Definitions

from The American Heritage® Dictionary of the English Language, 5th Edition.

  • noun A small wheel or roller; a caster.
  • intransitive verb To be servile or submissive. synonym: fawn.

from The Century Dictionary.

  • noun A wheel of a pulley; also, a pulley.
  • noun Jabol, a truckle or pullie. … Moufle, a truckle for a pullie.
  • noun A small wheel or caster.
  • noun A small flat cheese.
  • noun A truckle-bed.
  • To move on rollers or casters; trundle.
  • To sleep in a truckle-bed. See truckle, n., 4, and truckle-bed.
  • Hence To be tamely subordinate, as a pupil to his tutor, or a servant to his master; yield or bend obsequiously to the will of another; submit; cringe; act in a servile manner: usually with to or under.

from the GNU version of the Collaborative International Dictionary of English.

  • noun A small wheel or caster.
  • transitive verb To roll or move upon truckles, or casters; to trundle.
  • intransitive verb To yield or bend obsequiously to the will of another; to submit; to creep.

from Wiktionary, Creative Commons Attribution/Share-Alike License.

  • verb intransitive to act in a submissive manner; to fawn, submit to a superior
  • noun a small wheel; a caster or pulley
  • verb To roll or move upon truckles, or casters; to trundle.

from WordNet 3.0 Copyright 2006 by Princeton University. All rights reserved.

  • noun a low bed to be slid under a higher bed
  • verb try to gain favor by cringing or flattering
  • verb yield to out of weakness

Etymologies

from The American Heritage® Dictionary of the English Language, 4th Edition

[Middle English trocle, pulley, from Anglo-Norman, from Latin trochlea, system of pulleys; see trochlea.]

from Wiktionary, Creative Commons Attribution/Share-Alike License

From Middle English trokel, trocle, trookyl, from Medieval Latin trochlea ("a block, sheaf containing one or more pulleys"); or from a diminutive of truck ("wheel"), formed with -le, equivalent to truck +‎ -le.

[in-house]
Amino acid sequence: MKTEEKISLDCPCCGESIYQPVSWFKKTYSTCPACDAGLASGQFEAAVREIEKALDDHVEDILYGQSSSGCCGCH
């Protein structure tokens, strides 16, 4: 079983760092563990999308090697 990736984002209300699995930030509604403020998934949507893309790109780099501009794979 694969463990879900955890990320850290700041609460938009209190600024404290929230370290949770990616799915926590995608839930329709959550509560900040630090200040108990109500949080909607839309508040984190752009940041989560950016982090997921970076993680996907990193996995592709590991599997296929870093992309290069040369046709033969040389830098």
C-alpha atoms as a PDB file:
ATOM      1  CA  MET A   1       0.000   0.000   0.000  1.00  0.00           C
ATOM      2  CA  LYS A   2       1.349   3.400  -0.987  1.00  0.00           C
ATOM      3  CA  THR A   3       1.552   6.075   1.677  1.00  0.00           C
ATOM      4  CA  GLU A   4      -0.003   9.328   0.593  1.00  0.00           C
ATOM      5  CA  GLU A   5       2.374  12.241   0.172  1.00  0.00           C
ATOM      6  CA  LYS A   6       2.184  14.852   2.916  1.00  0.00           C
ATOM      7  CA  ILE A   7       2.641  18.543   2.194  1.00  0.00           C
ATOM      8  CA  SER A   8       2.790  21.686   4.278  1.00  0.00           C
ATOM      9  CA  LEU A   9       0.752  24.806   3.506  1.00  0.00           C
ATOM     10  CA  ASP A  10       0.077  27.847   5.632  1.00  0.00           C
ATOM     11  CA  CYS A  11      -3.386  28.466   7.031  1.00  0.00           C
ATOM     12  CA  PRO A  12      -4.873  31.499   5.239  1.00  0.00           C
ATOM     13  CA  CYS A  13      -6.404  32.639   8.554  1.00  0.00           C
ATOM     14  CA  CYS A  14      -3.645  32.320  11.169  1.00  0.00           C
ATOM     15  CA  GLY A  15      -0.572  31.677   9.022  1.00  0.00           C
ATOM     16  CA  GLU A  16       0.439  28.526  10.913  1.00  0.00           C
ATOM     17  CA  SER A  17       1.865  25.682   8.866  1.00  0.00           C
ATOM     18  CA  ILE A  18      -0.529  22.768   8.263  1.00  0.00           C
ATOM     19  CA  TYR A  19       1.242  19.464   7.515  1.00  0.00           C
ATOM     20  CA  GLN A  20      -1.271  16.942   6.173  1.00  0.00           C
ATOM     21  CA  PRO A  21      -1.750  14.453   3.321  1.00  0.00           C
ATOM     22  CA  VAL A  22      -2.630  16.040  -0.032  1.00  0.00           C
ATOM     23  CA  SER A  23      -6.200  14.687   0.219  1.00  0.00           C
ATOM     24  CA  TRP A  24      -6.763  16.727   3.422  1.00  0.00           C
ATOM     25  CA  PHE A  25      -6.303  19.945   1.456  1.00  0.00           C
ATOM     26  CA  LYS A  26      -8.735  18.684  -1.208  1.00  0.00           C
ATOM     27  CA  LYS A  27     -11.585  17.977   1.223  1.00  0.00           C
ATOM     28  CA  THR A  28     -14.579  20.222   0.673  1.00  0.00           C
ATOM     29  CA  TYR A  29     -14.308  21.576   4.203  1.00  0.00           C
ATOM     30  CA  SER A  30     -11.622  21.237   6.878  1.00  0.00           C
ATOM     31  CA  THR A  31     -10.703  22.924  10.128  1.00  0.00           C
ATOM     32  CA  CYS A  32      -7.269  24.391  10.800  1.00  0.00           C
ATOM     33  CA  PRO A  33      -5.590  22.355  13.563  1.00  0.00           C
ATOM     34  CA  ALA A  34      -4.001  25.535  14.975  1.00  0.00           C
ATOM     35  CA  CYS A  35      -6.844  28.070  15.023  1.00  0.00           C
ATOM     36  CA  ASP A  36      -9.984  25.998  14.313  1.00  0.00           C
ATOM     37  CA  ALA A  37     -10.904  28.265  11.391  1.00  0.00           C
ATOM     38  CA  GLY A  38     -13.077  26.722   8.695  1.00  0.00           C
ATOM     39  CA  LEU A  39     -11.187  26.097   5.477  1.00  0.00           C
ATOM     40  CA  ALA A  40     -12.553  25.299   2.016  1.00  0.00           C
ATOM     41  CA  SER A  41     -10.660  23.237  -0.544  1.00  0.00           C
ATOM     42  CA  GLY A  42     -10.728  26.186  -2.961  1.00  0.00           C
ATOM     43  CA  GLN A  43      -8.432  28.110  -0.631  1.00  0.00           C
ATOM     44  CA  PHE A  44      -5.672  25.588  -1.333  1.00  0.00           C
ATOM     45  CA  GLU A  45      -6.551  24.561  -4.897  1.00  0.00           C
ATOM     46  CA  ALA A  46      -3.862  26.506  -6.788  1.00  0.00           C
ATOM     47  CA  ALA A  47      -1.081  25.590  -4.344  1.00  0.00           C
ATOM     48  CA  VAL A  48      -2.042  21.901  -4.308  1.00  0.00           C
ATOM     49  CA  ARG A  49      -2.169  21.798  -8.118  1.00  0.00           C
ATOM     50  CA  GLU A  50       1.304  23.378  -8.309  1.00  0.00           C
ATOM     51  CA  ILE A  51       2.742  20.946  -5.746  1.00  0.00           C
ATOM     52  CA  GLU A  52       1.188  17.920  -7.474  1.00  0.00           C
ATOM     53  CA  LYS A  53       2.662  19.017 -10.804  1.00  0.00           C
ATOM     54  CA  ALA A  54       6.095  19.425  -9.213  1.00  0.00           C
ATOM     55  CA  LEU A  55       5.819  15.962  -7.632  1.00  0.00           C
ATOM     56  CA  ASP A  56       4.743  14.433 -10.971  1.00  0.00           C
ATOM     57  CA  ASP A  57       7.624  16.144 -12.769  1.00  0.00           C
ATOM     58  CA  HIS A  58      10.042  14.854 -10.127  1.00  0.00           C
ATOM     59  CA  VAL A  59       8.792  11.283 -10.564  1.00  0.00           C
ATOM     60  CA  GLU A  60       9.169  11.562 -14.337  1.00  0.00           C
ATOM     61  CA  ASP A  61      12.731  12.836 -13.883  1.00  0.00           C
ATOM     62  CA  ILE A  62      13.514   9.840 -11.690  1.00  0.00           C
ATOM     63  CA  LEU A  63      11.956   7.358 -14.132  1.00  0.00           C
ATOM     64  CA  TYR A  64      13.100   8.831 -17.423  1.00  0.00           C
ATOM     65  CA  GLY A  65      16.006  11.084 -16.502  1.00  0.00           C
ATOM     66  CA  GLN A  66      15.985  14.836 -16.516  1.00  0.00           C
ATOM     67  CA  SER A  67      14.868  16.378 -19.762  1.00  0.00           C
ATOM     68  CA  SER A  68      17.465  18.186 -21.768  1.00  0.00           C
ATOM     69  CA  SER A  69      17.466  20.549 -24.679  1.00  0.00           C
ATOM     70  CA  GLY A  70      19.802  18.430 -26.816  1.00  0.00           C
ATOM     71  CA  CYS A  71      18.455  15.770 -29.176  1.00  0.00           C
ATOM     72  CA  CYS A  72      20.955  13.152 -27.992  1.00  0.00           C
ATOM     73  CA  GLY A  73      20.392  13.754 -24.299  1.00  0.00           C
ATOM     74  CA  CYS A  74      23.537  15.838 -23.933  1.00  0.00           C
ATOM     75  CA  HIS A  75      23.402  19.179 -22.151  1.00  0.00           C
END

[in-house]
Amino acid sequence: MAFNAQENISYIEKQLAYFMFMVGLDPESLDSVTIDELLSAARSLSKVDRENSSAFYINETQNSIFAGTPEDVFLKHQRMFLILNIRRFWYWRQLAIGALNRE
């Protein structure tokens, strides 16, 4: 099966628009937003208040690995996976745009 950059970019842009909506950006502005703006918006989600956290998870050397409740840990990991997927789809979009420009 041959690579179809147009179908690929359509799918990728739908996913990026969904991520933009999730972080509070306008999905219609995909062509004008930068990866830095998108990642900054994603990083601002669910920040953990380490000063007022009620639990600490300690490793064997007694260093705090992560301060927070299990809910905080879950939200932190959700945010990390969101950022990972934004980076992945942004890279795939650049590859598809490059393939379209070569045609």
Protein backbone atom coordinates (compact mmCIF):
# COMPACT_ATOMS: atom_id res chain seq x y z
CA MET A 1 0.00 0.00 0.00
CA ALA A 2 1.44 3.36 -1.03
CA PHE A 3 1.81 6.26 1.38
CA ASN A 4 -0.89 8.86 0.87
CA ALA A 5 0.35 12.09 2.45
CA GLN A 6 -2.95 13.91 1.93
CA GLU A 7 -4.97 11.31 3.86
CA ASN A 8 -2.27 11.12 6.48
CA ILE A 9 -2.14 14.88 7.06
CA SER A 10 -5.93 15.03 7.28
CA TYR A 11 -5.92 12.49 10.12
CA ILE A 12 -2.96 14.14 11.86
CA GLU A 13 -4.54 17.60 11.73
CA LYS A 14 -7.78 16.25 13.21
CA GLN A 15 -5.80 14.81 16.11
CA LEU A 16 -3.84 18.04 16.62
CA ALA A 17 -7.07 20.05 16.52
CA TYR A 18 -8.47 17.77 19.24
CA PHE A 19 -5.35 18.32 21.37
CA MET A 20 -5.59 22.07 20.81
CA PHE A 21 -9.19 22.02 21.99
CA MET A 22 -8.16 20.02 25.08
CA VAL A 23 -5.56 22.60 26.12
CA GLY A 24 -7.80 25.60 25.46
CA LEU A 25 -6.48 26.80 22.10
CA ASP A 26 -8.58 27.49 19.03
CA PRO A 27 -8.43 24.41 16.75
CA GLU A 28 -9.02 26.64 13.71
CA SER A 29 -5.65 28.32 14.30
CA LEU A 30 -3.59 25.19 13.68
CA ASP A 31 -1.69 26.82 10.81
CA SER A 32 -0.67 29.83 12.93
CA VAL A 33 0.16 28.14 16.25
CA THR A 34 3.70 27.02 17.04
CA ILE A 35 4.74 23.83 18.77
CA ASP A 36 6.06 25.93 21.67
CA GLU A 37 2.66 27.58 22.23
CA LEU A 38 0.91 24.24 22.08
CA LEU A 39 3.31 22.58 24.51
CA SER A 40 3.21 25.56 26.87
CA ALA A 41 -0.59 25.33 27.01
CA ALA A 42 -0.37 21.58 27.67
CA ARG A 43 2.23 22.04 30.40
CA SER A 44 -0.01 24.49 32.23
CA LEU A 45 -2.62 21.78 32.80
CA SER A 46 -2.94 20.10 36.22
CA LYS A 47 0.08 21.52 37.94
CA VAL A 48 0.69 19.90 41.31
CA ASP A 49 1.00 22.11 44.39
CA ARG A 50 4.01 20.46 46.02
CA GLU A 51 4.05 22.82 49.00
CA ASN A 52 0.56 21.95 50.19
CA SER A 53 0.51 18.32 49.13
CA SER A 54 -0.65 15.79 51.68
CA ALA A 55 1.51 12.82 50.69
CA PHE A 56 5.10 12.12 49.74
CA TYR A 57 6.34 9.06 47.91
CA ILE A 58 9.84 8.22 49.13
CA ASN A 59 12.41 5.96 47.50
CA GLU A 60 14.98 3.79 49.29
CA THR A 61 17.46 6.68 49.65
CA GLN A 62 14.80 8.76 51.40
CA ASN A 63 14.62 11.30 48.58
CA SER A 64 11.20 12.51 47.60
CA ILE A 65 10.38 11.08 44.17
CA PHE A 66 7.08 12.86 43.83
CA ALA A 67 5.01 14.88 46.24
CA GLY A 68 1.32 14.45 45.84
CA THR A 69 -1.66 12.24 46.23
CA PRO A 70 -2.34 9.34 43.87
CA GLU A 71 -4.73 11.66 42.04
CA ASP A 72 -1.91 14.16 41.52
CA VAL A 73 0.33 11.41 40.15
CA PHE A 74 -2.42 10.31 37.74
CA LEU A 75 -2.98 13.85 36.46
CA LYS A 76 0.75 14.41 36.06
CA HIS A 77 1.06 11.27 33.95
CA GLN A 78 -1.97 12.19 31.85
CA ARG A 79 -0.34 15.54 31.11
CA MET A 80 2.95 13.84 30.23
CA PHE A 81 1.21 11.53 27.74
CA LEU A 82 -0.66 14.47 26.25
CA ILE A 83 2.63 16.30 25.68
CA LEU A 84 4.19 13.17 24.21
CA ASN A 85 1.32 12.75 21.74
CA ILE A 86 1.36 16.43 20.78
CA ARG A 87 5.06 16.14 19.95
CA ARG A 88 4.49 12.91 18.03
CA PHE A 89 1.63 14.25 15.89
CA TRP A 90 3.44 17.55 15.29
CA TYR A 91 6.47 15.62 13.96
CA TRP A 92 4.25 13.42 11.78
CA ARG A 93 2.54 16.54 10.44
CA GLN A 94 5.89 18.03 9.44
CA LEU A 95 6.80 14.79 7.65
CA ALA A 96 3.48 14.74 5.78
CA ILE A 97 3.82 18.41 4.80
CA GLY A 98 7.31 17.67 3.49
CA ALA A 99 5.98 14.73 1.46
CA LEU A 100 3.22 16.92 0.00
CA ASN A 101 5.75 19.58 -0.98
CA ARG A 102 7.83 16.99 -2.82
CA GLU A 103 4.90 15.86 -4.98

from Wiktionary, Creative Commons Attribution/Share-Alike License

From a back formation of truckle bed (a bed on which a pupil slept, because it was rolled on casters into a lower position under the master's larger bed), from Middle English trookylbed. Compare also trundle bed. Assisted by false association with Middle English *trukelen, truken, trokien, trukien, from Old English trucian ("to fail, diminish"), Low German truggeln ("to flatter, fawn"), see truck.

Examples

Comments

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  • You've got to love a word whose definitions include "to bend obsequiously," "a low bed to slide under another bed," and "a type of barrel cheese."

    October 1, 2007

  • You're right, skipvia. I do. :-)

    October 1, 2007

  • me, too!

    October 1, 2007

  • Green-painted steel truckle, mattress besmirched with

    previous occupants' greasy exudings...

    - Peter Reading, Going On, 1985

    June 19, 2009

  • "I am convinced that, broadly speaking, the audience must accept the piece on my own terms; that it is fatal to truckle to what one conceives to be popular taste."

    - Sidney Joseph Perelman, quoted in 'The Perelman Papers', by Herbert Mitgang, New York Times, 15 March 1981.

    August 25, 2009

  • "2. To behave with meanness and servility; crouch; truckle." -- From the Century Dictionary and Cyclopedia definition for sneak.

    July 11, 2011

  • "She was a fine dashing woman, and without being either pretty or beautiful she gave the impression of being both, mostly from the splendid way she carried her head. She despised her scrub of a husband, who truckled to her; and she had taken to music as a relief from him..."

    -Patrick O'Brien, _Master and Commander_

    July 28, 2011